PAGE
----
I have been told that by wish and will I fell from His sheep-
wool pocket into one dame's arms; and that was birth.
I have been told that angels bowl; heaven opens up when the
tenth pin rolls.
I have been told of cloud-grazing mares—
and twice it has rained cats and dogs.
I have been told that Saint Peter saw a vision.
I have been told that truth may be measured by the shade of
one's tongue or the length of one's nose—and twice I have
doubted my countenance.
I have been told when 'neath the cornered quilt that the sand-
man would alight and wave his sack of sleeping dust over my
last Hail Mary.
I have been told that woman is infamy; man sin. And I am the
issue of both.
I have been told to accept His rites and wrath.
Yet, I have heard over grace and gossip. from bible and book,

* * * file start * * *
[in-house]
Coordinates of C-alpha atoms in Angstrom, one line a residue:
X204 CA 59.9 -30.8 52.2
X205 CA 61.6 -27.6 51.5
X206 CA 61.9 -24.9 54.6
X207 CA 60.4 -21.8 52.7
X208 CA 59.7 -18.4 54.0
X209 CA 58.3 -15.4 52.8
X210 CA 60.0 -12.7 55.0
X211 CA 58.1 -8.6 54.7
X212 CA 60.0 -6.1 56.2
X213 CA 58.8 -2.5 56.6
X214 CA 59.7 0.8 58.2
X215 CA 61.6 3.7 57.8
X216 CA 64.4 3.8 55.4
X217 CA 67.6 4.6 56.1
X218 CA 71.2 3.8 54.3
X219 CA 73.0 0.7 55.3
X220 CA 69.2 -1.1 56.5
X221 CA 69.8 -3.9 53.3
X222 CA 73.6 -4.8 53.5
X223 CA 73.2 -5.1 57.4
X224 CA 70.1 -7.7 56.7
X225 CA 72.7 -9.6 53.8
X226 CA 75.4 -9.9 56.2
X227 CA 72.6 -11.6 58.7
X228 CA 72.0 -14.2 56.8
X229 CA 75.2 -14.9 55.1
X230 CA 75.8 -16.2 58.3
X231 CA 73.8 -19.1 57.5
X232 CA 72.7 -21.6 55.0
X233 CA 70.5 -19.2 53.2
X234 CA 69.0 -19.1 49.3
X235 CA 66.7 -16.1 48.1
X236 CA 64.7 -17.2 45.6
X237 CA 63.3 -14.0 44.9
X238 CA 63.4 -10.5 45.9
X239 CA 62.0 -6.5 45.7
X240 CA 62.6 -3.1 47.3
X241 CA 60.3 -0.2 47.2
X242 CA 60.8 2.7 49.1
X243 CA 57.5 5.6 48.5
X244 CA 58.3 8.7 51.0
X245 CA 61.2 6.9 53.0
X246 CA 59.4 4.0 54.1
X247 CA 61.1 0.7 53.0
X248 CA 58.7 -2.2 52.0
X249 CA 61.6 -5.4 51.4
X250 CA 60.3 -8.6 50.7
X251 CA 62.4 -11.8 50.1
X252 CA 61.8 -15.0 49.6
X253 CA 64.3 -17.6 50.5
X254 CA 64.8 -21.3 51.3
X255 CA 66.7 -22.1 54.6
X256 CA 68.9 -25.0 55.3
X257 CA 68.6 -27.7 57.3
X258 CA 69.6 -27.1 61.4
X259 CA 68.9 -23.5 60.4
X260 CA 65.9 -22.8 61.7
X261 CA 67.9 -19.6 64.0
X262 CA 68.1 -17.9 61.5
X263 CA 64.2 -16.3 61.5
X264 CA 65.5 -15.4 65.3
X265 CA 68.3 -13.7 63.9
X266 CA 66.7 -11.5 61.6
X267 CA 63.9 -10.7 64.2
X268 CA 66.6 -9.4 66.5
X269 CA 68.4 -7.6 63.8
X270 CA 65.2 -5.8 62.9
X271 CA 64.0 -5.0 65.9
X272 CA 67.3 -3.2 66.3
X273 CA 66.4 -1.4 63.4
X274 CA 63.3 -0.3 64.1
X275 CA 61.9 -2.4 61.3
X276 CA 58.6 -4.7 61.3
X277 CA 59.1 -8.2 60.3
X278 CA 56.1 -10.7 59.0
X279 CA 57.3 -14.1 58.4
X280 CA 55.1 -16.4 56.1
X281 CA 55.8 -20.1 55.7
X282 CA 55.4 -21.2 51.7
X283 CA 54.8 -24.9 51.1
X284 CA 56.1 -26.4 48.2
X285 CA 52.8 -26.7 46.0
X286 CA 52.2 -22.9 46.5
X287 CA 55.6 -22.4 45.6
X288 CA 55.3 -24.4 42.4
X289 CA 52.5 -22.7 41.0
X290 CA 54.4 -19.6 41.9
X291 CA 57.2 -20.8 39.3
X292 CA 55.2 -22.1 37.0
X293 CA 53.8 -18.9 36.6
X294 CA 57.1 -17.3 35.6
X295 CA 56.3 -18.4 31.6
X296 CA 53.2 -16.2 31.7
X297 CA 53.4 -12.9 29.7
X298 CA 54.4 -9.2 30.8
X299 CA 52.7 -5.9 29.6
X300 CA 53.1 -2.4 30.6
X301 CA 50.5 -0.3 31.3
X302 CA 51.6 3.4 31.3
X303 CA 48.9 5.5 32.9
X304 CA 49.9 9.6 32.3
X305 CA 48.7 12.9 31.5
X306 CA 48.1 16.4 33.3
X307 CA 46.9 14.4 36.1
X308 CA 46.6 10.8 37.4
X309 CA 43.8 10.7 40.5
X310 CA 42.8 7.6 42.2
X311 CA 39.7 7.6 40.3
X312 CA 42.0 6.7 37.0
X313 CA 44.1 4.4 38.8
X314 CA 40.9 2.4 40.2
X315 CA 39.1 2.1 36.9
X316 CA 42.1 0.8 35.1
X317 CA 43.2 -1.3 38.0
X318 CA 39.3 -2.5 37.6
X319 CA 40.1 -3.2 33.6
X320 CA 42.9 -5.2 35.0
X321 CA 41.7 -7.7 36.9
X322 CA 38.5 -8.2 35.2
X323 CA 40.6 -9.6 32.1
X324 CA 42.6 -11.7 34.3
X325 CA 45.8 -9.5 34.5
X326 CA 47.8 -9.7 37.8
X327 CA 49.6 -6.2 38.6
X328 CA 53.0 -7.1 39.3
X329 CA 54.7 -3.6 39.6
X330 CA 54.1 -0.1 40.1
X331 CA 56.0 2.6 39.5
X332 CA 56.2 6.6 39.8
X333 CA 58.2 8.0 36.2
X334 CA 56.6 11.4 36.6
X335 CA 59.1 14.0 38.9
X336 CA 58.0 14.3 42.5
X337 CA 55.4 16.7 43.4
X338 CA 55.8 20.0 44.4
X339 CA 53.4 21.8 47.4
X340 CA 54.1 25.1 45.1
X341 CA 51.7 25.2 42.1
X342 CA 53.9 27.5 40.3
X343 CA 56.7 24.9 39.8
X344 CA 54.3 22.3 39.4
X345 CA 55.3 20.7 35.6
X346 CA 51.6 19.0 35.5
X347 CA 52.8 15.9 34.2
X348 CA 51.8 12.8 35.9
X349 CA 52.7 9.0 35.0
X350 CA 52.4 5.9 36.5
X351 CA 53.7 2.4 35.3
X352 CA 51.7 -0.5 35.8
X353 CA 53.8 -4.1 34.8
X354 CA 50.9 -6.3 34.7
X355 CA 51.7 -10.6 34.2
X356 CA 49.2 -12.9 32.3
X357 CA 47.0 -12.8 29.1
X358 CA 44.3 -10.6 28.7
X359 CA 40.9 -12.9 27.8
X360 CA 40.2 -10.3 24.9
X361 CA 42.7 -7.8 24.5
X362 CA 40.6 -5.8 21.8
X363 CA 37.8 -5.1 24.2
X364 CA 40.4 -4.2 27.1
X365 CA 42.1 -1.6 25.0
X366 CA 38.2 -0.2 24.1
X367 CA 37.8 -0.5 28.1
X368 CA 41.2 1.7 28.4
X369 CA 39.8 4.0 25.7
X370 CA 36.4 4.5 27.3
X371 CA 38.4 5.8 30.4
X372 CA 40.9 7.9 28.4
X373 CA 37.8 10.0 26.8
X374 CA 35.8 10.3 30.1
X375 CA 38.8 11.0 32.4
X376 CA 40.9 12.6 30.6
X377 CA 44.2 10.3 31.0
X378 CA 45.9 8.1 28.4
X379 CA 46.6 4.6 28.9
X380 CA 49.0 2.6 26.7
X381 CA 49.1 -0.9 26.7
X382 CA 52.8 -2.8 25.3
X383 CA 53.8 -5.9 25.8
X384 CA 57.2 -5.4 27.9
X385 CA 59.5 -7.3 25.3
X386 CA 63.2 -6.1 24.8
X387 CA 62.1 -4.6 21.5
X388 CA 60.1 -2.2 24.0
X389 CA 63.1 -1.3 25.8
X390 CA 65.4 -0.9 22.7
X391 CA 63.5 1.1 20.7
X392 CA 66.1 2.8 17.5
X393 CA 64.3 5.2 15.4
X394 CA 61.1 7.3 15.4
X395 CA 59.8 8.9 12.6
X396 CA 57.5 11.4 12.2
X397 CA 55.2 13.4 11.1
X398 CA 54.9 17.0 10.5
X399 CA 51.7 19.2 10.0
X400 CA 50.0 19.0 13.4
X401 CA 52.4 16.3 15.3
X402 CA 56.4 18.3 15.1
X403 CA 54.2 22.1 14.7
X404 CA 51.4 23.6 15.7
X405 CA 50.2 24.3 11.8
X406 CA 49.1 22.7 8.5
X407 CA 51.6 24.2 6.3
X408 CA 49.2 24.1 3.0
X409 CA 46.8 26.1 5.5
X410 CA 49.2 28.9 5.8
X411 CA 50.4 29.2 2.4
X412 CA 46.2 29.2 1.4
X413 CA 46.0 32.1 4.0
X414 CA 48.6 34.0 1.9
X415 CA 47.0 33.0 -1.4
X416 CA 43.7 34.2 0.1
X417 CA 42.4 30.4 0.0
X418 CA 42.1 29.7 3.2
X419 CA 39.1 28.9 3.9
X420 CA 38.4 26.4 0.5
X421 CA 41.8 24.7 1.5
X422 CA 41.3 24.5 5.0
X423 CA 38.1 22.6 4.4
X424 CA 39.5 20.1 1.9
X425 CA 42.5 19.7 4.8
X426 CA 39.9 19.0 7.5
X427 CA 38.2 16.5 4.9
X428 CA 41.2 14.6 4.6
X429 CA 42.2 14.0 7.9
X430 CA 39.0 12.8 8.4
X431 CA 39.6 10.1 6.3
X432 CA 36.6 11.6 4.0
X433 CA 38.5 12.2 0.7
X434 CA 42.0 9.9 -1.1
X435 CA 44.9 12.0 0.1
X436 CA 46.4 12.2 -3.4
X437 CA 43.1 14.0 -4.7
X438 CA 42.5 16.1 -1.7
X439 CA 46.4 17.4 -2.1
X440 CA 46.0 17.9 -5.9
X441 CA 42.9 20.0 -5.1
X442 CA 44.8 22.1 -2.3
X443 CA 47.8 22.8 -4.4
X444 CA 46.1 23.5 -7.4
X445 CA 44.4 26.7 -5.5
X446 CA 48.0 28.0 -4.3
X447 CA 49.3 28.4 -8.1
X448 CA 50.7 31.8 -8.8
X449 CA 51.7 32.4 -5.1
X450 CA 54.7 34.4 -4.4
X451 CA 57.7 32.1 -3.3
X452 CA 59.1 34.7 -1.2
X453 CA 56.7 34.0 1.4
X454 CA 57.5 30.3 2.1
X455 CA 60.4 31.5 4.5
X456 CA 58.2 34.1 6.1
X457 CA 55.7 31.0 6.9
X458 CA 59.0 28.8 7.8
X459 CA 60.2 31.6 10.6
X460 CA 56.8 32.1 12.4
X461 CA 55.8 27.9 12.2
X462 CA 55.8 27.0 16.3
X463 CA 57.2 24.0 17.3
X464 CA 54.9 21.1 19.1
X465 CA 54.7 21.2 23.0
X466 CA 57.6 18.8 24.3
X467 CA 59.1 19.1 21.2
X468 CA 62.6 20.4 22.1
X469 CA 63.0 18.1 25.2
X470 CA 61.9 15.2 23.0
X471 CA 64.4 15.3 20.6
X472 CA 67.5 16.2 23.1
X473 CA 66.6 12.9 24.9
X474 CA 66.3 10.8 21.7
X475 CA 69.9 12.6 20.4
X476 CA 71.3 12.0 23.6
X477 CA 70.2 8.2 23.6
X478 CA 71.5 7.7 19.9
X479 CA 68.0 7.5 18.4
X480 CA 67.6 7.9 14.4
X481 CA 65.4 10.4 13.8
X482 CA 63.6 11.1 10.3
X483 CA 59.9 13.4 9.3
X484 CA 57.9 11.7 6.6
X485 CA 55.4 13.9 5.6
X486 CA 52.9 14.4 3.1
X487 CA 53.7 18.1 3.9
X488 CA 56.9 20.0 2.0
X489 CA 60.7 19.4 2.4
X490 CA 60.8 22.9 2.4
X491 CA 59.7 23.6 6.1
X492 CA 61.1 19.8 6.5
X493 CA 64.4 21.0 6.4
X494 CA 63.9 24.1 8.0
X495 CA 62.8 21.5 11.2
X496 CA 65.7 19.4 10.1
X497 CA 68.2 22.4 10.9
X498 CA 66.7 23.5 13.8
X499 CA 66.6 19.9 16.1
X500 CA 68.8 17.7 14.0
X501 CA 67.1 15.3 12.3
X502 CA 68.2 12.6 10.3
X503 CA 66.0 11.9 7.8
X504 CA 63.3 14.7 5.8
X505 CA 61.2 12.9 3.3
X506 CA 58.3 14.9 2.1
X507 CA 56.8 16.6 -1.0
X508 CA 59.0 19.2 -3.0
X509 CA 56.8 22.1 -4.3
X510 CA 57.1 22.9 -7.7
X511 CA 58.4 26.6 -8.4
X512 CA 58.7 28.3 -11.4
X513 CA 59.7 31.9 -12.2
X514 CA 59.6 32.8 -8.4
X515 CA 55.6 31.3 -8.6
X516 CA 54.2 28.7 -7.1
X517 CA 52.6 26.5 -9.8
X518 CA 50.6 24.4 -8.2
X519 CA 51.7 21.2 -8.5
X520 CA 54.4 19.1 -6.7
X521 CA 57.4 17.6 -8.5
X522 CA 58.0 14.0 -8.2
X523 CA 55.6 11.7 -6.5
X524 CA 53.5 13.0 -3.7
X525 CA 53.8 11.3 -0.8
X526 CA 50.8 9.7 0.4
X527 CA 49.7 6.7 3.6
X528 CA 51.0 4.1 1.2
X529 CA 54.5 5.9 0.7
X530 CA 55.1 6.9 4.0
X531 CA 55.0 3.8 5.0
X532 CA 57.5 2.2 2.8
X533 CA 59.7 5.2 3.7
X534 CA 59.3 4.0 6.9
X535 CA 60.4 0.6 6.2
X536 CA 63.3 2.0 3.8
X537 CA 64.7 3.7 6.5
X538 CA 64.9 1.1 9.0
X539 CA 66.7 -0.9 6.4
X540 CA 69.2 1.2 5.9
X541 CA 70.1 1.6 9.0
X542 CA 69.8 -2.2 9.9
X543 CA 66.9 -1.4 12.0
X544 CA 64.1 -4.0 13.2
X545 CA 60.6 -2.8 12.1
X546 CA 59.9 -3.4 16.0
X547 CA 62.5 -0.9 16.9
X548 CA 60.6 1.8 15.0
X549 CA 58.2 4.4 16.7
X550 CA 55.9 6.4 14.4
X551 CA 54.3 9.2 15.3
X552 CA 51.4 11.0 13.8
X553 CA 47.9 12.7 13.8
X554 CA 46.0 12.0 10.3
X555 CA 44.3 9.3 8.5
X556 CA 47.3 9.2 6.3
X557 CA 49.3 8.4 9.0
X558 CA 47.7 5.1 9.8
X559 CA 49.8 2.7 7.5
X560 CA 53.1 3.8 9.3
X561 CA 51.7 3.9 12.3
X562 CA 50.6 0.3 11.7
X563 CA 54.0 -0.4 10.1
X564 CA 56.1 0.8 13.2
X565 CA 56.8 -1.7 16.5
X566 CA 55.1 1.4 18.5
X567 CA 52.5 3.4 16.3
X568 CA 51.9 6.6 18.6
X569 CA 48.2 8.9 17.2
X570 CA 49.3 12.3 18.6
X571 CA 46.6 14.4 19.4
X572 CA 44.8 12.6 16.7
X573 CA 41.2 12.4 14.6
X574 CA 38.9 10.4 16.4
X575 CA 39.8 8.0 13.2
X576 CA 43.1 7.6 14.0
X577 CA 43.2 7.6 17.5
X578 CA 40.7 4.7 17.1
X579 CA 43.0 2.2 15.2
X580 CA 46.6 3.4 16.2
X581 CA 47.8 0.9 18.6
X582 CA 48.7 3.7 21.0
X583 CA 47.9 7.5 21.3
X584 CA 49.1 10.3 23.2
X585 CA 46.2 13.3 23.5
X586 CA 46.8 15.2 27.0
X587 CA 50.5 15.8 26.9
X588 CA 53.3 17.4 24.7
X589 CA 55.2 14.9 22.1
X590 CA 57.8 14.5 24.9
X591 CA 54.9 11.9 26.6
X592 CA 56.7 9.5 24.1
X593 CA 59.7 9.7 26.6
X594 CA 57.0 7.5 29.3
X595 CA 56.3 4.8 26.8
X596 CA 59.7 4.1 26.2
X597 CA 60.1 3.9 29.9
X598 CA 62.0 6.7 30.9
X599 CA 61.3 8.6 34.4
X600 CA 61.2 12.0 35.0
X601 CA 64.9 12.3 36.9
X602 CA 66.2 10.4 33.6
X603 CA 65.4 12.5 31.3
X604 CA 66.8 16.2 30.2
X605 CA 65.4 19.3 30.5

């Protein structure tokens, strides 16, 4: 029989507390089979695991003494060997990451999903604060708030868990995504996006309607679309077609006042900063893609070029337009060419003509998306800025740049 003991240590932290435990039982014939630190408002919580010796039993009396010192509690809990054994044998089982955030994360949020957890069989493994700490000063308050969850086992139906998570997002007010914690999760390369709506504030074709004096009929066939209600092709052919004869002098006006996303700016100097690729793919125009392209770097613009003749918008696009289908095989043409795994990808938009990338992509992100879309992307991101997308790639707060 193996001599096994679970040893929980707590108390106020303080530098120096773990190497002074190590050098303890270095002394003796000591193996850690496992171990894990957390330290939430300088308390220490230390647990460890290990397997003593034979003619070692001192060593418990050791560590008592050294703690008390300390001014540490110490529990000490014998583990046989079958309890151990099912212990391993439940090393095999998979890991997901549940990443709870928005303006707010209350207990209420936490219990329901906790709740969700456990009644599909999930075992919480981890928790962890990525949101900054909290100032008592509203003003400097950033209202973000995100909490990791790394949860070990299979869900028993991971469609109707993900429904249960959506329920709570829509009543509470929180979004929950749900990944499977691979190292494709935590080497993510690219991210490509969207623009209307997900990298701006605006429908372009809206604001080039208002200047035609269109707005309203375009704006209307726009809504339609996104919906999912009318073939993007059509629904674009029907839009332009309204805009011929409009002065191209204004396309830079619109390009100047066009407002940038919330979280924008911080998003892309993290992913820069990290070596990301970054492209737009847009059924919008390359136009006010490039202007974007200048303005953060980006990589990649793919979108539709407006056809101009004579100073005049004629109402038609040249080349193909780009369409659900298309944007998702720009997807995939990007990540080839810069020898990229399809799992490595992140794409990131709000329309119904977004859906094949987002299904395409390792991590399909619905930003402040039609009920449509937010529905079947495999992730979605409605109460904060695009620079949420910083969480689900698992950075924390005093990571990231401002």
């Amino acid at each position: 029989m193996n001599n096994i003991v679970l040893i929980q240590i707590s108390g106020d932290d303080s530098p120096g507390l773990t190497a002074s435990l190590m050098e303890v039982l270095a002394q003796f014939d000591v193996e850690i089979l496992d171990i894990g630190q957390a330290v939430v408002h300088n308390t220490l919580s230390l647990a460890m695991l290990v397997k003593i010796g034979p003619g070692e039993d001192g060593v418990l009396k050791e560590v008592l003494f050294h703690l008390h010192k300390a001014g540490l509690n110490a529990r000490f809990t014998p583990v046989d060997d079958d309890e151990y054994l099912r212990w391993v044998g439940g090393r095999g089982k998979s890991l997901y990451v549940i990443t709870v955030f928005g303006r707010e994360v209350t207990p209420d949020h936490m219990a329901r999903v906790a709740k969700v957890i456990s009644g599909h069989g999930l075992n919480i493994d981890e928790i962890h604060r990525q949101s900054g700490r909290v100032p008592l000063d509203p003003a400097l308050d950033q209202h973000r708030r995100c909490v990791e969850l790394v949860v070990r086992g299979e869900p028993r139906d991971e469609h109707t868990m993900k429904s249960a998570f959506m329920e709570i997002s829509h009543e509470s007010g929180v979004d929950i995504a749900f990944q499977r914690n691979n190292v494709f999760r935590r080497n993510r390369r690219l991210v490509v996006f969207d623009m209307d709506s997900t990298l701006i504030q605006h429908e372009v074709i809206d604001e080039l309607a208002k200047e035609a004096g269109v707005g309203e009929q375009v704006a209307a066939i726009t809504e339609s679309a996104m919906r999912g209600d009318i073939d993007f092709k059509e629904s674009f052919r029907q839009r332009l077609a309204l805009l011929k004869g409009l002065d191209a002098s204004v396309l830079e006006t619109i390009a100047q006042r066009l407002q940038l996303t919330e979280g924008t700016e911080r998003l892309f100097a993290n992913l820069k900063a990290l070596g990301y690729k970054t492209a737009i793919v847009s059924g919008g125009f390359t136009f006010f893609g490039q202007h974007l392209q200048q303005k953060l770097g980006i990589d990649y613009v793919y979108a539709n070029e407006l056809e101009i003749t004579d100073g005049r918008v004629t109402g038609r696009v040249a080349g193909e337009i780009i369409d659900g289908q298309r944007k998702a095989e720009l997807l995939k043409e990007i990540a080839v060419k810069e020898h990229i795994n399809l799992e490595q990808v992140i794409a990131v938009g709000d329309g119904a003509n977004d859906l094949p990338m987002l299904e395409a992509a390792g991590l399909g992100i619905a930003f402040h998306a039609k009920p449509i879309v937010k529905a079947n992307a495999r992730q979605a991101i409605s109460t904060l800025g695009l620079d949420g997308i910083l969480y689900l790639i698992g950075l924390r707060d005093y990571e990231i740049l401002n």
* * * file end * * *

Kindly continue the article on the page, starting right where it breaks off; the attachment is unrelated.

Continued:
of womb-wrenching pain, of breached and blue-born, of orig-
inal sin; and that was birth.
I have heard of atmospheric pressure and tropical cyclones;
and that was Hurricane Ann.
I have heard that fishermen like their wine and all have
I have heard that the truth made Socrates stutter.
I have heard that some men never sleep.
I have heard that opposites attract (and gather ye rosebuds
while ye may)
I have heard that doubt is the stepping stone to knowledge,
and knowledge is the end of man.
I have heard too little of too much.
And still as green as County Cork, I have but fingered man's
Weymouth North High School
Winner of the The Emerson College Original Poetry Award, 1974.
Contest judge - Charles Simic.
Copyright © 2017 M. B. McLatchey. All rights reserved.
Published in the Spring 1975 issue of The Emerson Review.
Author's website: www.mbmclatchey.com
Winner of the 1974 Emerson College Original Poetry Award